[Met Performance] CID:186960
Il Trovatore {320} Metropolitan Opera House: 01/27/1961.

(Debuts: Leontyne Price, Franco Corelli

Metropolitan Opera House
January 27, 1961

Giuseppe Verdi--Salvatore Cammarano

Manrico.................Franco Corelli [Debut]
Leonora.................Leontyne Price [Debut]
Count Di Luna...........Robert Merrill
Azucena.................Irene Dalis
Ferrando................William Wilderman
Ines....................Helen Vanni
Ruiz....................Charles Anthony
Messenger...............Robert Nagy
Gypsy...................Carlo Tomanelli

Conductor...............Fausto Cleva

Director................Herbert Graf
Staged by...............Nathaniel Merrill

Il Trovatore received fourteen performances this season.

Review of Harold C. Schonberg in The New York Times:
Grand opera, temporarily absent from the Metropolitan Opera, returned there last night with the season's first performance of Verdi's "Il Trovatore" and the simultaneous debuts of Leontyne Price and Franco Corelli. Grand opera means large scale, uninhibited, lusty opera, and that is what the customers heard.

Everybody sang out. Sometimes the singing was glorious, sometimes it was lacking in finesse, but at all times everybody was giving all he or she had. Thus nobody in the audience was bored. It was an exciting night.

The two debuts had been long awaited. Miss Price has sung here before, but more recently she has been having a triumph in opera houses throughout Europe. She has matured into a beautiful singer. Her voice, warm and luscious, has enough volume to fill the house with ease, and she has a good technique to back up the voice itself. She even took the trills as written, and nothing in the part as Verdi wrote it gave her the last bit of trouble.

She moves well and is a competent actress. But no soprano makes a career of acting. Voice is what counts, and voice is what Miss Price has. And it is not all florid singing on her part. In the convent scene she took some fine-spun phrases in a ravishing pianissimo. And her top is exceptionally secure. She does not lunge for notes, attacking them from underneath and sliding into them.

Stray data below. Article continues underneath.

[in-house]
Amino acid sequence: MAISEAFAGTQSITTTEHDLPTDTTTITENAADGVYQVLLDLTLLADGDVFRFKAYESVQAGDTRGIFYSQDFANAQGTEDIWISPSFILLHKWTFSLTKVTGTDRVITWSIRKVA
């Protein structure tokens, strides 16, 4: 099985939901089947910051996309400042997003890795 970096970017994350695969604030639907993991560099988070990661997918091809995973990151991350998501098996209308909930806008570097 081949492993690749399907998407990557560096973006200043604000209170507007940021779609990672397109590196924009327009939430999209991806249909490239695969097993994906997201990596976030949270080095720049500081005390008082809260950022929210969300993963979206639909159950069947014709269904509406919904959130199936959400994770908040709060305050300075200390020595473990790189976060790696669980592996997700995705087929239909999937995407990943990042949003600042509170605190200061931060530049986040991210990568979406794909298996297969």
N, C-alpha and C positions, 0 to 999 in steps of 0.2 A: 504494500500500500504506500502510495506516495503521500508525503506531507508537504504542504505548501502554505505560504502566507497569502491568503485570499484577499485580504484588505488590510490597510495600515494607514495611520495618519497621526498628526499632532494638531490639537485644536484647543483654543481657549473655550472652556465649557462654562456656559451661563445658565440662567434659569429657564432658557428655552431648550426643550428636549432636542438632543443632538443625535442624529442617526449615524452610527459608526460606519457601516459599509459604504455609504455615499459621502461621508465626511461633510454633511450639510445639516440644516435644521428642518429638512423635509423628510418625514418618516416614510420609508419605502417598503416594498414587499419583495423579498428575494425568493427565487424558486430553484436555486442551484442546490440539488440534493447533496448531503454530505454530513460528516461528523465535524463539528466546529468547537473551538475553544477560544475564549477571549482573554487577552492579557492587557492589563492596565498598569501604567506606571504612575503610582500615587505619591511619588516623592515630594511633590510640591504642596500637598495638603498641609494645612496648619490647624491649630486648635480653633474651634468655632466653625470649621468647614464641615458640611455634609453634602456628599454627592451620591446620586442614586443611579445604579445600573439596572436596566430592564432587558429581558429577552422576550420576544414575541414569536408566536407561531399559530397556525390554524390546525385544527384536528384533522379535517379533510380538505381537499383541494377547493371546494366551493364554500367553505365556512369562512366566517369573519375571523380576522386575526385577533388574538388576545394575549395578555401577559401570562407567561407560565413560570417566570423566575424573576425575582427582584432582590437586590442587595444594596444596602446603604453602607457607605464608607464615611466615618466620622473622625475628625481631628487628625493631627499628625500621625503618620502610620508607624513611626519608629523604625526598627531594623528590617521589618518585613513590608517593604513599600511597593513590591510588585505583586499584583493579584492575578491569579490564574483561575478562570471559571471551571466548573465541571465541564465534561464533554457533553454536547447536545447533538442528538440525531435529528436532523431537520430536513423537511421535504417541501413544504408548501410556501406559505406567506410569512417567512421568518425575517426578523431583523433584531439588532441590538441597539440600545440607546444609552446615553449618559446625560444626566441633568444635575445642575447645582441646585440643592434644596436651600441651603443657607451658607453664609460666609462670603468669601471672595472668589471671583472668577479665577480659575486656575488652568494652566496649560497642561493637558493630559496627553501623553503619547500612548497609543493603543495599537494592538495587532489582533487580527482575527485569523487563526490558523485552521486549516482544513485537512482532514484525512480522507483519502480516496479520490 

As for Mr. Corelli, in one respect he goes against the law of nature that decrees all tenors must be short. The Metropolitan includes, among his statistics, the fact that he is 6 feet 2 inches tall, and he weighs 180 pounds. He tops off this physical appearance with a handsome head-something of a cross between John Barymore and Errol Flynn.

Can he sing, too? Well, it is a large-sized voice but not an especially suave instrument, and it tends to be produced explosively. It has something of an exciting animal drive about it, and when Mr. Corelli lets loose, he can dominate the ensemble. The nature of his upper register remains to be determined. He did take the D flat in the second act, but the ending of "Di quella pira" was transposed down, and he was unable to take the climactic note in one breath.

As a musician and an actor he did everything competently without ever being particularly imaginative about it. There is something about his work, however, that greatly excited the audience, pro and con. For at the end of the second and third acts, a scattering of boos was heard amid the cheers. The guess here is that Mr. Corelli could develop into an exceptional tenor, but his art does need some refining and polishing.

The two other principals, Robert Merrill and Irene Dalis, sang superbly. Seldom has Mr. Merrill been in better voice. His booming velvety baritone sounded simply magnificent, and in "Il balen" he poured forth a sustained example of legato signing that any singer in the world could envy.

Miss Dalis, aside from a few low notes-the role of Azucena goes down a shade too much for here-also sang with fullness of tone and complete security. William Wilderman, as Ferrando, was a worth member of the cast.

Taken as a whole, then, this was an exciting "Trovatore," with Fausto Cleva pacing the performance with his usual skill and understanding. It brought to the fore a brilliant new soprano-new to the Metropolitan, that is-and a tenor of great potential. Both will continue to be active this season, and to say that their appearances will be watched with interest is putting it mildly.

Photograph of Franco Corelli as Manrico by Louis Mélançon.
Photograph of Leontyne Price as Leonora by Louis Mélançon.
Photograph of Leontyne Price and Franco Corelli backstage with Rudolf Bing

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